• Measuring vital signs (unless you have equipment for doing so at home)

The Logistics

Virtual care can be provided in a variety of ways, ranging from a phone call to an email, text message or video conference. Video can add a great deal to the quality of a consultation, as it allows you and your healthcare provider to pick up on body language and other visual cues. It also permits demonstrations (such as how to estimate a 1-cup portion of food), evaluation of your techniques (such as how to insert a pump infusion set), and use of a marker board for demonstrating complex subjects (such as injection site rotation or how certain medications work).

When using video, it is important to have access to high-speed internet. A computer is almost always better than a phone for video appointments, as the screen is larger and has better resolution. If you have the ability to download your diabetes data, do so and share access with your healthcare provider a day or two prior to the appointment. It may also be helpful to share some of your “vital” signs at the time of the appointment – a thermometer, scale, and blood pressure cuff are good to have at home.

In many cases, care provided on a remote/virtual basis is covered by health insurance at the same level as an in-person appointment. This applies to public as well as private health insurance. However, some plans require your provider to perform specific functions during the consultation (such as reviewing glucose data) in order for the appointment to qualify for coverage. Best to check with your healthcare provider when scheduling the appointment to make sure the virtual service will be covered. At our practice (which is 100% private-pay), virtual and in-person services are charged at the same rates.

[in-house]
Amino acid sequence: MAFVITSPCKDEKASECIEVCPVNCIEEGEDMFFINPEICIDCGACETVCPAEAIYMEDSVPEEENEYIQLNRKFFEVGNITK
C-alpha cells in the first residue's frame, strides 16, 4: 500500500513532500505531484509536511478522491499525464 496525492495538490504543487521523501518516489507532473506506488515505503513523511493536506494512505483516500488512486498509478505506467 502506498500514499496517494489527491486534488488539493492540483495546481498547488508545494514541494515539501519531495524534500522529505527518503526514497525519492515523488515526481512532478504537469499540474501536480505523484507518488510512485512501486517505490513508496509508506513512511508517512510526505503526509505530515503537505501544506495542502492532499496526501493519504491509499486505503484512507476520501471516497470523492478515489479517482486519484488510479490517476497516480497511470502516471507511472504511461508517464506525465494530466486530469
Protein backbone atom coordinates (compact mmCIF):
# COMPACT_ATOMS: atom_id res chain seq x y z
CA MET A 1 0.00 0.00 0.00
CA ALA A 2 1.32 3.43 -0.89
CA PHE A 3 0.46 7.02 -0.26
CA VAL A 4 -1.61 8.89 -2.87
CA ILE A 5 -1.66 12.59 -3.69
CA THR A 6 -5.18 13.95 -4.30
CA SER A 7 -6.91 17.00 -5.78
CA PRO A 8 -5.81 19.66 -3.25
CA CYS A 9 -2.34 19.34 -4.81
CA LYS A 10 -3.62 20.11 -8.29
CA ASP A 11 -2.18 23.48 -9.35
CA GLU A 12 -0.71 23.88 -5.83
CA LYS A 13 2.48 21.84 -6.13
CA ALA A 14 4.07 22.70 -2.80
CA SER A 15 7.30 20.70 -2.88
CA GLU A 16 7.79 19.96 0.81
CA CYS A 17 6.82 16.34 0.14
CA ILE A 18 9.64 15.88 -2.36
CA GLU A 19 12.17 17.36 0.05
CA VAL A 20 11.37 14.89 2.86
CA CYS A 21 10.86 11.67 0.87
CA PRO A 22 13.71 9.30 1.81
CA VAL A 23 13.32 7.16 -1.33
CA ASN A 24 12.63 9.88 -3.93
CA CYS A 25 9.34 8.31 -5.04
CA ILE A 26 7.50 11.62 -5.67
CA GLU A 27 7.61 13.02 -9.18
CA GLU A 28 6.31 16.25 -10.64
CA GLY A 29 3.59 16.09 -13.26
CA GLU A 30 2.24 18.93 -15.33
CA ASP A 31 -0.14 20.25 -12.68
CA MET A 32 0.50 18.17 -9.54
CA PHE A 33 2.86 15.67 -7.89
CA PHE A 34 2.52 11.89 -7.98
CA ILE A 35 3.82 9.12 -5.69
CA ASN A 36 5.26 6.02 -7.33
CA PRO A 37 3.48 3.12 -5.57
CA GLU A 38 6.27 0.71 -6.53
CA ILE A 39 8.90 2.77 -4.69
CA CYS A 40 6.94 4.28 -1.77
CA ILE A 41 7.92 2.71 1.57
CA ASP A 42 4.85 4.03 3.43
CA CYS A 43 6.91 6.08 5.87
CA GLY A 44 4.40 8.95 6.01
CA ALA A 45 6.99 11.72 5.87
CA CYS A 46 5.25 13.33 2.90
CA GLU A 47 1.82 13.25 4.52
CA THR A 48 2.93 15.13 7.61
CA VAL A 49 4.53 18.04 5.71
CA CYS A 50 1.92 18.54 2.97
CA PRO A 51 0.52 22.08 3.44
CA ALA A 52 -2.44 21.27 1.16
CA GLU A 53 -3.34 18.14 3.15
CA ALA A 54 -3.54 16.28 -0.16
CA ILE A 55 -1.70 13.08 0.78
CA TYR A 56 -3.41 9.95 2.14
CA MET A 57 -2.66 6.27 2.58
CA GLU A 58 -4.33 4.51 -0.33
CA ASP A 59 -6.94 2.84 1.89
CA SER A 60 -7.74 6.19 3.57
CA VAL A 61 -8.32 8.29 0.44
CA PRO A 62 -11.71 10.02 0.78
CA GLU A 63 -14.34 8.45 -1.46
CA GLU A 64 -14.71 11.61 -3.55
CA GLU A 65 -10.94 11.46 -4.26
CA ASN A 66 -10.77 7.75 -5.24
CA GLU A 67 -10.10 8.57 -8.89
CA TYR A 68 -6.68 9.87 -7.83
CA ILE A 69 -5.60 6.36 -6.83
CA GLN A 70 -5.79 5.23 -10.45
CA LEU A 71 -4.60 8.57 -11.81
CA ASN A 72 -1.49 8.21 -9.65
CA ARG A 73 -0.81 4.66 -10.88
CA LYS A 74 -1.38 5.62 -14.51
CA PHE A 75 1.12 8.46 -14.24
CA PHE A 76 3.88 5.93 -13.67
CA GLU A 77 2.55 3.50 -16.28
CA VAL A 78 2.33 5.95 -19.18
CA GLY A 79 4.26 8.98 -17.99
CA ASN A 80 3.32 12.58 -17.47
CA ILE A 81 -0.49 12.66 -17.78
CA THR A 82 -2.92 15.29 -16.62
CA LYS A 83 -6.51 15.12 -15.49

If security is of the utmost importance to you, virtual care may not be your best option. Although there are web-based programs and apps that meet HIPPA guidelines, there really is no way to guarantee who has access to your information at the other end. My advice is to weigh the many benefits of virtual care against the (minuscule) security risk that virtual care poses.

Optimizing the Virtual Experience

Just like in-person appointments, virtual care can be HIGHLY productive if you do a little bit of preparation.

  • Do yourself and your healthcare provider a favor and download your devices, including meters, pumps, CGMs, and any logging apps you may be using, prior to the appointment. If you don’t know how to download, ask your healthcare provider for instructions, or contact our office… we can set up a virtual consultation and show you how. If you have not downloaded your information before, don’t be intimidated. It is easier than you think. People in their 80s and 90s can do it. Oh, and look over the data yourself before the appointment so that you can have a productive discussion with your healthcare provider.